6.45 p.m.

Lord Stanley of Alderley: The noble Lord referred to a deal, a bargain, brokered between the Opposition and the Government as regards the Weatherill amendment. I do not know what that was. Perhaps the noble Lord will tell me.

Lord Harris of Greenwich: As we were not parties to it, I cannot answer the noble Lord's question. But as the deal has been reported rather widely in the newspapers, there is not much mystery about it.

Baroness Blatch: The noble Lord, Lord Harris of Greenwich, has prayed in aid the deal without knowing the details of it. Will he tell the Committee whether the deal precluded the tabling of any other amendment to the Bill?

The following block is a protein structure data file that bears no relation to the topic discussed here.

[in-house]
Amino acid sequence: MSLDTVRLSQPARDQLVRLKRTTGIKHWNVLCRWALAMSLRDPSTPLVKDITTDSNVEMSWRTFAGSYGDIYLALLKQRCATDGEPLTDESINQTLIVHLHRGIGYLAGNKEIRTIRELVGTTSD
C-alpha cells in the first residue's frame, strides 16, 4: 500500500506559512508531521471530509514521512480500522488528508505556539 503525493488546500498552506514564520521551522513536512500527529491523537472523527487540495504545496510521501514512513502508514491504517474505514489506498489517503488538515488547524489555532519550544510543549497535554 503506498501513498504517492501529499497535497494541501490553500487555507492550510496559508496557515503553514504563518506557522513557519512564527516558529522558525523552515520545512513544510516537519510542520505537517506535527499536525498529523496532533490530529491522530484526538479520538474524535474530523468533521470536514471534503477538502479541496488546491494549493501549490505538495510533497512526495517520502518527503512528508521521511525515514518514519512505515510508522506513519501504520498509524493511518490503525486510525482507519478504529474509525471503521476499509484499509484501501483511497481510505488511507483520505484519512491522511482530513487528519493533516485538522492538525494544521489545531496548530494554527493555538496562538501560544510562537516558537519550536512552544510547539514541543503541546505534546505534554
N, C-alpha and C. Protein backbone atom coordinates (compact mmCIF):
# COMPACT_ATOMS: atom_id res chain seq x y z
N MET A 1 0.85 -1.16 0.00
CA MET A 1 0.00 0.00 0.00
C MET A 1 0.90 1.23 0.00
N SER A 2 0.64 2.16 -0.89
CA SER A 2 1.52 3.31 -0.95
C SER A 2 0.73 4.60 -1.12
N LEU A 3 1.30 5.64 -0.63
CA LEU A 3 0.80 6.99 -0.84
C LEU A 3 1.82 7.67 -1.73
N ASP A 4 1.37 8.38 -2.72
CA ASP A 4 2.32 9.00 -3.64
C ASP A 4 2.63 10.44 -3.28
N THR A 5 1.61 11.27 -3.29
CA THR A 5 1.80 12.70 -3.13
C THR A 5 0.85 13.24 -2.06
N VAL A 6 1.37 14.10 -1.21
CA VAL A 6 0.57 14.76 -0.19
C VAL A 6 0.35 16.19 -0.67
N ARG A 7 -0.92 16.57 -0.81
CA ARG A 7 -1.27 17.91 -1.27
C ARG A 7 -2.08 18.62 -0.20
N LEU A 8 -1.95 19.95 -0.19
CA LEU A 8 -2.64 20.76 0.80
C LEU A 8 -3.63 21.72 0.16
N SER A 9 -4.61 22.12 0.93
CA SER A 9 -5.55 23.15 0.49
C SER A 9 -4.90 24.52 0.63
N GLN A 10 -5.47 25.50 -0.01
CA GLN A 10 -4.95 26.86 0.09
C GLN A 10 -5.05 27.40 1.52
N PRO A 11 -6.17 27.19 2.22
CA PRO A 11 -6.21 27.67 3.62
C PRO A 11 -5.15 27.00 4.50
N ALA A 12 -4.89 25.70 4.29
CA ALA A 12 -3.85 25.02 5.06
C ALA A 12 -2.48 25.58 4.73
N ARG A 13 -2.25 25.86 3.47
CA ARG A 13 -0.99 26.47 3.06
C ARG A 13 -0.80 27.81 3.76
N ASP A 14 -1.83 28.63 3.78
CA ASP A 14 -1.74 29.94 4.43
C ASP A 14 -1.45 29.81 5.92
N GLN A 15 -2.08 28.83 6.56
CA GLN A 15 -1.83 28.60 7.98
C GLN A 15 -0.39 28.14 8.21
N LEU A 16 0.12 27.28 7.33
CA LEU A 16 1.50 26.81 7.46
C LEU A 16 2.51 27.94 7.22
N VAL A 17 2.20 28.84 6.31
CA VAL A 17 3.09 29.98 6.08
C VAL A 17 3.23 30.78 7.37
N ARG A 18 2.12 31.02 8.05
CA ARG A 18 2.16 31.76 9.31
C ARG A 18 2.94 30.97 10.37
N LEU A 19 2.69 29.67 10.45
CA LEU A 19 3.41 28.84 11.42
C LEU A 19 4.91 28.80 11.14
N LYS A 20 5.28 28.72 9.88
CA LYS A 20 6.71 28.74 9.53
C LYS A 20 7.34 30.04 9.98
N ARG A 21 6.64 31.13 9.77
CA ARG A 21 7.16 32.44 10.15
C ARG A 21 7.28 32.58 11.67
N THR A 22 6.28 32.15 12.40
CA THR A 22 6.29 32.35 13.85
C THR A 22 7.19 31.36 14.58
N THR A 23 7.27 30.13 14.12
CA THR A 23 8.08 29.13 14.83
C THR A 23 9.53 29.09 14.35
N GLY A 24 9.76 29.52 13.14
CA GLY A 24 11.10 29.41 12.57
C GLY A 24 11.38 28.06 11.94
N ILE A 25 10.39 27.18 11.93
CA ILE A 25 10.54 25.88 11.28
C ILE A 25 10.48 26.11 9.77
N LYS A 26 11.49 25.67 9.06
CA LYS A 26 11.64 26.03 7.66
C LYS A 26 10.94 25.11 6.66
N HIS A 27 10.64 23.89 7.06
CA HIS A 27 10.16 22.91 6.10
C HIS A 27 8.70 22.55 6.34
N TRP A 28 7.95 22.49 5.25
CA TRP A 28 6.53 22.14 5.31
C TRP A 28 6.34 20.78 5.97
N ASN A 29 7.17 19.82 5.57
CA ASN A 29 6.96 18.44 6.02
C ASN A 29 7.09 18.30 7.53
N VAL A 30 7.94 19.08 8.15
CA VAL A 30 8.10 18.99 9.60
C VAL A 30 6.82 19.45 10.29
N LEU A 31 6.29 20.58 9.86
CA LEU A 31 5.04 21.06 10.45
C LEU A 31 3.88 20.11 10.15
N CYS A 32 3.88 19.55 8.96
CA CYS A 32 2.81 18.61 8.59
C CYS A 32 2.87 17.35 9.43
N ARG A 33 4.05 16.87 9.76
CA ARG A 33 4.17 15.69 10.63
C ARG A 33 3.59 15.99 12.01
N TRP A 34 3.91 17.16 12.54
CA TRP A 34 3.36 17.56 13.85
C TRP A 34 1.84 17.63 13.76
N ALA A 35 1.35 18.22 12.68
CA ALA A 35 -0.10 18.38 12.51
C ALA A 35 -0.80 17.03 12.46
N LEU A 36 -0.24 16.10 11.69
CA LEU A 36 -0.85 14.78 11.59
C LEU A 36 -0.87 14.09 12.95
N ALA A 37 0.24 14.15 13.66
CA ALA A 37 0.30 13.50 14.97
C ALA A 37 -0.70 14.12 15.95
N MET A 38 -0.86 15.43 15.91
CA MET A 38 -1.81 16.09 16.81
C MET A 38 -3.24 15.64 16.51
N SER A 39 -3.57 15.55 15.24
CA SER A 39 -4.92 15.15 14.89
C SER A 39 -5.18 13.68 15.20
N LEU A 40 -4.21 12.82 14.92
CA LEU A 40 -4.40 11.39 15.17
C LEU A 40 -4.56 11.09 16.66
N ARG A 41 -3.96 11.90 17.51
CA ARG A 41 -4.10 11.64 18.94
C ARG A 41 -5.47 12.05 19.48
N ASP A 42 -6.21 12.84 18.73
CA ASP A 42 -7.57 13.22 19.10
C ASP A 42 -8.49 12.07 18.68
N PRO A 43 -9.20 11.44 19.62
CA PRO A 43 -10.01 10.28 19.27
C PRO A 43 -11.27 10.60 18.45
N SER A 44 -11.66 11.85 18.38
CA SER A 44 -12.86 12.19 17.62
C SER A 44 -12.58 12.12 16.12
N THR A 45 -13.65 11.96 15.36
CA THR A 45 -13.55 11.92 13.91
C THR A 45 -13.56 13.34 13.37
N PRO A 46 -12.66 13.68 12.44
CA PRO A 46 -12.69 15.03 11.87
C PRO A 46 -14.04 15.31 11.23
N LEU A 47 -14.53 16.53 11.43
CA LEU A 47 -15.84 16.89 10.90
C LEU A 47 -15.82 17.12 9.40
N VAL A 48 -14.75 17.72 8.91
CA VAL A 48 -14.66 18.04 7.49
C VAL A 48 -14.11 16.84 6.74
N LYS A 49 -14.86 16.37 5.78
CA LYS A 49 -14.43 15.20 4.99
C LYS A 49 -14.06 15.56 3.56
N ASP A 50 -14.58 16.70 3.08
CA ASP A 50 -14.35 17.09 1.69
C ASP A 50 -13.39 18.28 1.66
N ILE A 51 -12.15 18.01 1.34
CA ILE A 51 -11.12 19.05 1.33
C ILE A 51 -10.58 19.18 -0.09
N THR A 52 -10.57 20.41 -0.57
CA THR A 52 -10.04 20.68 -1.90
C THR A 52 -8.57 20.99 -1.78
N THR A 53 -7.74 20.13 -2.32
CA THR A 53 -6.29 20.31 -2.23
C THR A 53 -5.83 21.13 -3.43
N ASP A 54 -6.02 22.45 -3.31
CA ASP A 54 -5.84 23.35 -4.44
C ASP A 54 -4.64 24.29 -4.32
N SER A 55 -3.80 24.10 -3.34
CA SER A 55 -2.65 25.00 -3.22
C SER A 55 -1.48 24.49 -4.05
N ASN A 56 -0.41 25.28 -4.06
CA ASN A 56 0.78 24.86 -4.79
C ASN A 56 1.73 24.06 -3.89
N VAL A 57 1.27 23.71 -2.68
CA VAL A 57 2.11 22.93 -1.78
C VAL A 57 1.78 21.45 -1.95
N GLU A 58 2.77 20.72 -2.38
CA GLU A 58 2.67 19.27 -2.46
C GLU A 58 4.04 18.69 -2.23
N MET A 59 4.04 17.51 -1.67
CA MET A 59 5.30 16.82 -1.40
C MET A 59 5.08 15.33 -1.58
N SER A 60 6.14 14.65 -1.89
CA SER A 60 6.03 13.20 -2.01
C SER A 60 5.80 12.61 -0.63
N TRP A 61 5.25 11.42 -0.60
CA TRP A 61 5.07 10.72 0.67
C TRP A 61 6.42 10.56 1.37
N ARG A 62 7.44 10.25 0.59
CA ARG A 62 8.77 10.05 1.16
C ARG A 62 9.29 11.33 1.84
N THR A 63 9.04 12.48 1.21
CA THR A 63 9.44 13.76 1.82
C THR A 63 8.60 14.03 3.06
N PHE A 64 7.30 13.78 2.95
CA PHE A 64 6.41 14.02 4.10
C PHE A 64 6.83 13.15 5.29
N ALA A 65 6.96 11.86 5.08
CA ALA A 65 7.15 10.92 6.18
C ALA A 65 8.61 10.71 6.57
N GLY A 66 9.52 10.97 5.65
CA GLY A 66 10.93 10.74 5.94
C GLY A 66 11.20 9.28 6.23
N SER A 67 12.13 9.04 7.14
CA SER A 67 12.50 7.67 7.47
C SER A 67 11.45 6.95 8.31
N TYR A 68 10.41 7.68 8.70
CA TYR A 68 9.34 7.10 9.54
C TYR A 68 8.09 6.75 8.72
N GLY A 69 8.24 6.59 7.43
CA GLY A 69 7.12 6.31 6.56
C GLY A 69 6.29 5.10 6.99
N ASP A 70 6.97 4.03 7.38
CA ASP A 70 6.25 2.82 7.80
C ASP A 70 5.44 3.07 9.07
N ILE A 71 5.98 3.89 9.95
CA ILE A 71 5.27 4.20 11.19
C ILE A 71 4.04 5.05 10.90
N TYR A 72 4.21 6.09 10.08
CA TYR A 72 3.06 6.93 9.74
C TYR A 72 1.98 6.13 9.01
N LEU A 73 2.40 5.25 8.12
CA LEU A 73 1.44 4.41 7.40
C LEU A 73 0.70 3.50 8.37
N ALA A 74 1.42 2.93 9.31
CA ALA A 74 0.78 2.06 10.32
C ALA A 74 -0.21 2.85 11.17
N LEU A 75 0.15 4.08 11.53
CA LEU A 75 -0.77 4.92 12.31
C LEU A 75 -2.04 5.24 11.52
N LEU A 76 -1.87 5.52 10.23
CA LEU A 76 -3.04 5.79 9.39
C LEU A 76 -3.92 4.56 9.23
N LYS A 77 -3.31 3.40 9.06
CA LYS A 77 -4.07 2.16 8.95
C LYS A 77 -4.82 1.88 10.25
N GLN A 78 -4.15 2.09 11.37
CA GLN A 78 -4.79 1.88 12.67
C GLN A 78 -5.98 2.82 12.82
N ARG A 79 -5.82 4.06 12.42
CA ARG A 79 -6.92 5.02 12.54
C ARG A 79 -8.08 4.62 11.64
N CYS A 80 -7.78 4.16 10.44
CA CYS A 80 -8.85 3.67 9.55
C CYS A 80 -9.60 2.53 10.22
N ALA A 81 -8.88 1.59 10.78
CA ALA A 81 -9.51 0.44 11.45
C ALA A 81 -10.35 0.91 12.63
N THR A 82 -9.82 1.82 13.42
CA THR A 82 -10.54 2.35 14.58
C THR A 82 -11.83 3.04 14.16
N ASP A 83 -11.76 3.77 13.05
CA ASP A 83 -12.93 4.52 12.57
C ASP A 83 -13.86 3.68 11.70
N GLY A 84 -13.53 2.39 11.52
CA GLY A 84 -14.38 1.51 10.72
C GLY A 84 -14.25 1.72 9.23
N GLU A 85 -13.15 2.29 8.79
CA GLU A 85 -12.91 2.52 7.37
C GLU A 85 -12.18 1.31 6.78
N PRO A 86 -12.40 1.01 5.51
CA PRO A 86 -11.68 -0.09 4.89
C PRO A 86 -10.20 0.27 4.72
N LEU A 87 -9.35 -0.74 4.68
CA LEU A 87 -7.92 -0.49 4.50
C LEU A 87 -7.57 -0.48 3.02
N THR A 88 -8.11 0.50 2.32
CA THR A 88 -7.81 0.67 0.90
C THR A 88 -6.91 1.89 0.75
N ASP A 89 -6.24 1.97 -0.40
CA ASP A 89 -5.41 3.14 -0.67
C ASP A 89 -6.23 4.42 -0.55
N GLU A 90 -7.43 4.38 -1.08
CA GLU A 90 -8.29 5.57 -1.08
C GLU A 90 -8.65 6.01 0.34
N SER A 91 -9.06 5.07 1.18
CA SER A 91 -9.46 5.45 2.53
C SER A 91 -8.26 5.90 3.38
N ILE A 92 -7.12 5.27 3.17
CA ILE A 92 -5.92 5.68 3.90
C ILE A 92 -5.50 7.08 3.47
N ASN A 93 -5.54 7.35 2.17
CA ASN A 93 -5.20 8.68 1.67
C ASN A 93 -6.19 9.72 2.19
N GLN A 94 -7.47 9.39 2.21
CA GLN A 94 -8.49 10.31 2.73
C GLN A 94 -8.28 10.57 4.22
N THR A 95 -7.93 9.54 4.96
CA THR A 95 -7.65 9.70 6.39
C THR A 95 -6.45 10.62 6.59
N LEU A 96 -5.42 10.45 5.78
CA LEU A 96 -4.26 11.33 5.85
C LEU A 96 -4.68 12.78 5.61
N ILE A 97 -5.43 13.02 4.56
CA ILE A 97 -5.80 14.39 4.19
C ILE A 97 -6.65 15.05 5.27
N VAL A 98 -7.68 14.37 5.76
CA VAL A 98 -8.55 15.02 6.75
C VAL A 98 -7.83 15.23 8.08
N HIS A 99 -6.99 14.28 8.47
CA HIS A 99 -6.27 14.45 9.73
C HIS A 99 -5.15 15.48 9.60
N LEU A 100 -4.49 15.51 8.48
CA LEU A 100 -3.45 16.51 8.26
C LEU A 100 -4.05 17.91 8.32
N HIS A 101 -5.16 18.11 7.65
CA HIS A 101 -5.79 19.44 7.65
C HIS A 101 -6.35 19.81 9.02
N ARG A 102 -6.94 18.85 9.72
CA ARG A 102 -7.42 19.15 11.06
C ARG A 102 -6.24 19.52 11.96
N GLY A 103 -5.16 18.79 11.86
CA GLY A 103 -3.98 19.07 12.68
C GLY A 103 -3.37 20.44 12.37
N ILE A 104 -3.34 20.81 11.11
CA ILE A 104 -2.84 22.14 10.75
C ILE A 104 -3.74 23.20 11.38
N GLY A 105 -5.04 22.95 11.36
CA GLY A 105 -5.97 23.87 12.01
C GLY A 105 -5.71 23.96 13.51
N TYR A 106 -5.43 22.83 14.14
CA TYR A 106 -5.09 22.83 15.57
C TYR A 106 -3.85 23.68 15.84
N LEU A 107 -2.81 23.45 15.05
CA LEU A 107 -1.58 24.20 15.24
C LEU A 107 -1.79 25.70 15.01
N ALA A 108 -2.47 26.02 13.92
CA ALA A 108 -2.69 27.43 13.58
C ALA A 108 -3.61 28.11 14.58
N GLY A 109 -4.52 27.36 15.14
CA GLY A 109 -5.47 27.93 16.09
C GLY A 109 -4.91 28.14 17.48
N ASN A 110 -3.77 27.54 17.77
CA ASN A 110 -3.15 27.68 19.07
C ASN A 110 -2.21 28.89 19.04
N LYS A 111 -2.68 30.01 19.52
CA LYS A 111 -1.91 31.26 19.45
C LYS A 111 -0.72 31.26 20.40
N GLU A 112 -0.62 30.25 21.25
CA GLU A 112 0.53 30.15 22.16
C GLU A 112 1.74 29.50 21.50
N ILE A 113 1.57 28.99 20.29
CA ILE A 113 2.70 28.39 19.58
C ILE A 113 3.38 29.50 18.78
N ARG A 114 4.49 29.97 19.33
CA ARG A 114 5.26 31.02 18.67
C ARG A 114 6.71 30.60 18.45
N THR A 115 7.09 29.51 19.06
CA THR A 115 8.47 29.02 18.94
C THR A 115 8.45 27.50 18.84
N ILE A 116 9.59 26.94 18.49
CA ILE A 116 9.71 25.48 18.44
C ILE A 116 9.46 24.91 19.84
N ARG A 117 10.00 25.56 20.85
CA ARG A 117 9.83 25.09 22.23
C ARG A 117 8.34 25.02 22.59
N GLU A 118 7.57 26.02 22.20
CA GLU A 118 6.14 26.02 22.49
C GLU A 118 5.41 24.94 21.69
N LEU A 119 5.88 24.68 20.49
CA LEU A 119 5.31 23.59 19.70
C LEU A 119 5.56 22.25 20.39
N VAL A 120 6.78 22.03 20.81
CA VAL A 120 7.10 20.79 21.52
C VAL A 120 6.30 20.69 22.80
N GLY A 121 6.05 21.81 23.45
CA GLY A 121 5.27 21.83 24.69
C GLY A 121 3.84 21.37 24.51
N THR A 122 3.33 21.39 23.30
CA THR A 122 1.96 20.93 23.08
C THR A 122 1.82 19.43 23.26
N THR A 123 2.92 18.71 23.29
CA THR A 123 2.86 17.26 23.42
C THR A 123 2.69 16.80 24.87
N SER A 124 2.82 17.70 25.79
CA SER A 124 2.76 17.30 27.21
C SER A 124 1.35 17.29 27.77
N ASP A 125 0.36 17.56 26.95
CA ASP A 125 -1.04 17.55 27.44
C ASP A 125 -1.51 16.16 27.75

Lord Harris of Greenwich: That is a matter on which the leadership of the Conservative Party will be in a position to judge better than I because, as I understand it, at the time the noble Viscount, Lord Cranborne, was fired as Leader of the Opposition by Mr.. Hague, he indicated that the noble Lord, Lord Strathclyde, had been party to some of those

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discussions. Therefore, the noble Lord, Lord Strathclyde, will be able to answer the question of the noble Baroness, Lady Blatch, without any difficulty.

Before the sad passing of the noble Viscount, Lord Cranborne, as Leader of the Opposition, we were promised some form of political Gettysburg. We were told that there would be the fiercest battle that the House of Lords had ever seen. Last week, we certainly heard the thunder of the guns; but, of course, there were no casualties because the guns were firing blanks. There was no Pickett charge for the army had disappeared. As soon as the moment of decision arose, noble Lords concerned withdrew their amendments.